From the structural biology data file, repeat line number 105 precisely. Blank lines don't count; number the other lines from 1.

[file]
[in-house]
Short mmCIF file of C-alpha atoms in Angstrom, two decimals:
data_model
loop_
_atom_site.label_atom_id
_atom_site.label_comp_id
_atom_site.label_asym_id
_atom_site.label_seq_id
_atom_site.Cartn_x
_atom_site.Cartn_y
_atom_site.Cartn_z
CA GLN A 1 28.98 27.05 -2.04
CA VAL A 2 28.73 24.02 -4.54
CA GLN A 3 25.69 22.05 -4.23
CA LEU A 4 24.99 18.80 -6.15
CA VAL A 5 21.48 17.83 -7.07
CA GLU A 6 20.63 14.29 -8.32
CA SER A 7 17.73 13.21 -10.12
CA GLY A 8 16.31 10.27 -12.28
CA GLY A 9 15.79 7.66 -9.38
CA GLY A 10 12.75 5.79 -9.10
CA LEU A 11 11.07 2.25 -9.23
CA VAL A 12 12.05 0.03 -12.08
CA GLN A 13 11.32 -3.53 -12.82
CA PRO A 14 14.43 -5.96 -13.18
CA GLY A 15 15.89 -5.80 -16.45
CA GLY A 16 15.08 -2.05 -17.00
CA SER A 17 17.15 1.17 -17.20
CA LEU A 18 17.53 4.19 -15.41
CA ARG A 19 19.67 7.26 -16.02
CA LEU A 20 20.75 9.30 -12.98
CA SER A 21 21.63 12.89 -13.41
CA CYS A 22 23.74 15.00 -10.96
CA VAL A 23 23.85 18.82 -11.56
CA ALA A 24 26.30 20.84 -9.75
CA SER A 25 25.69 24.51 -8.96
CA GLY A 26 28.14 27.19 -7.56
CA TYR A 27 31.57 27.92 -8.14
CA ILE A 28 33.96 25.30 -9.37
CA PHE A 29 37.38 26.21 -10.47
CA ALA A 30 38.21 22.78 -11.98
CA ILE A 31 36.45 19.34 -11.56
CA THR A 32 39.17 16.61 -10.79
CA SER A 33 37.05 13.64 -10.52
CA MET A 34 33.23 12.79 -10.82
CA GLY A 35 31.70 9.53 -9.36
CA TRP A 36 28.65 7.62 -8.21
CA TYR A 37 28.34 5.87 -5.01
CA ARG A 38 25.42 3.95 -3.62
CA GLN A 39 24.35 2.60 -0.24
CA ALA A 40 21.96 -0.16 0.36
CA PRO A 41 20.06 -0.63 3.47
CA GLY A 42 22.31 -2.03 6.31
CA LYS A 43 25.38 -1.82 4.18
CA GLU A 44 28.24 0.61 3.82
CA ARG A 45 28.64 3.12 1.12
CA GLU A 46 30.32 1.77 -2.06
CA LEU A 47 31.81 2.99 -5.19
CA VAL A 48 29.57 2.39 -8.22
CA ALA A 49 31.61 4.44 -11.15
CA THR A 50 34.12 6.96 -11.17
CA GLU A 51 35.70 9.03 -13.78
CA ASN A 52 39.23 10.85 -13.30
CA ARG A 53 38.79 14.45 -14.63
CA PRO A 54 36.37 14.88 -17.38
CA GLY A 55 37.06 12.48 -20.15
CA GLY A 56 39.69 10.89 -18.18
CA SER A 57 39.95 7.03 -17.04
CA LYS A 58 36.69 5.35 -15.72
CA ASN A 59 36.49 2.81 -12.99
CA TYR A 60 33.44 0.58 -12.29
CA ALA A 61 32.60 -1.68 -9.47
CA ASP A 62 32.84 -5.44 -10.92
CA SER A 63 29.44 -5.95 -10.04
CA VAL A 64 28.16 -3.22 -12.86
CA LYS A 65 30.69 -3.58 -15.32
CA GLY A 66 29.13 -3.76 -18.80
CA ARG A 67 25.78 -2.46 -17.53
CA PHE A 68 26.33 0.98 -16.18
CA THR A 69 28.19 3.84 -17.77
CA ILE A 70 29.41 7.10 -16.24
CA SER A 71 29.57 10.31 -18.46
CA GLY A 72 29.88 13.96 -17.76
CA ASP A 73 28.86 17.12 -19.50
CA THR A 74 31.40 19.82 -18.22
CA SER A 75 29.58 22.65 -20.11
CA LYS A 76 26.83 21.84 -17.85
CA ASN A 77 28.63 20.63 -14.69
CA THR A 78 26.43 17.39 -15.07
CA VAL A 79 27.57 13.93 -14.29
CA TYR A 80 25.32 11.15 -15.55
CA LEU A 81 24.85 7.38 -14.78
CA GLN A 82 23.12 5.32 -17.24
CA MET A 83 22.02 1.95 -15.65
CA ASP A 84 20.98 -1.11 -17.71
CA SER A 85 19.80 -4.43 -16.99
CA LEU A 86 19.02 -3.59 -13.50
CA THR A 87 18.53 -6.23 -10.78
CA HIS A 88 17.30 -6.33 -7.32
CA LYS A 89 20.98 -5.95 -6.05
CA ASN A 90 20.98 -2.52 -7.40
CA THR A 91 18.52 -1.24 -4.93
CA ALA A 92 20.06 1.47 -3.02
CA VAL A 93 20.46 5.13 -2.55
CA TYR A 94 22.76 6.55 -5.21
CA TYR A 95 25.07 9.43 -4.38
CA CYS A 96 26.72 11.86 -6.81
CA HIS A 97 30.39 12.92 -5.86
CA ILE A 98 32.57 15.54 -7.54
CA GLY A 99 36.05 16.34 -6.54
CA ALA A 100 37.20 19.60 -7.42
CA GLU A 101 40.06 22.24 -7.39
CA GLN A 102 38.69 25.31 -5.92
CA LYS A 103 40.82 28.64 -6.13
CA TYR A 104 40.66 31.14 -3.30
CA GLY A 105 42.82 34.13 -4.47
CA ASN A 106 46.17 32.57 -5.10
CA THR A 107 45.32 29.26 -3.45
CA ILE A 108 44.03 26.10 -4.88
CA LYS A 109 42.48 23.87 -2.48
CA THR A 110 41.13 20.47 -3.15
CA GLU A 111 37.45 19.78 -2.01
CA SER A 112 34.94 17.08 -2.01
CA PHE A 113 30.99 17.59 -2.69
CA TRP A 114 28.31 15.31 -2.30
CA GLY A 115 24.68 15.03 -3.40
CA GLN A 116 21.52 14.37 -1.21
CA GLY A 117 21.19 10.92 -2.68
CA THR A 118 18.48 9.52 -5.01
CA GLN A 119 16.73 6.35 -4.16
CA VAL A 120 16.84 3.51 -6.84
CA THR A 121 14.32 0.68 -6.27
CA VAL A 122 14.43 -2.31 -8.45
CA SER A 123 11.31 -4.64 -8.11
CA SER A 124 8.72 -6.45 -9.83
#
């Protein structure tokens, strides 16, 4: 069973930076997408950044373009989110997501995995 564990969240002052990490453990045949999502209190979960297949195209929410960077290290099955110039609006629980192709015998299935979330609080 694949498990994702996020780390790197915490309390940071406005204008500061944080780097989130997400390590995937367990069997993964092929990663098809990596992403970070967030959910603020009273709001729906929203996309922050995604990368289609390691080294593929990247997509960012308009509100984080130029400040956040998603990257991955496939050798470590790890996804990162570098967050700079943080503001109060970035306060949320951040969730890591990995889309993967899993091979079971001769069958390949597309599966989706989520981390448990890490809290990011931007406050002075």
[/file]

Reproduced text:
CA TYR A 94 22.76 6.55 -5.21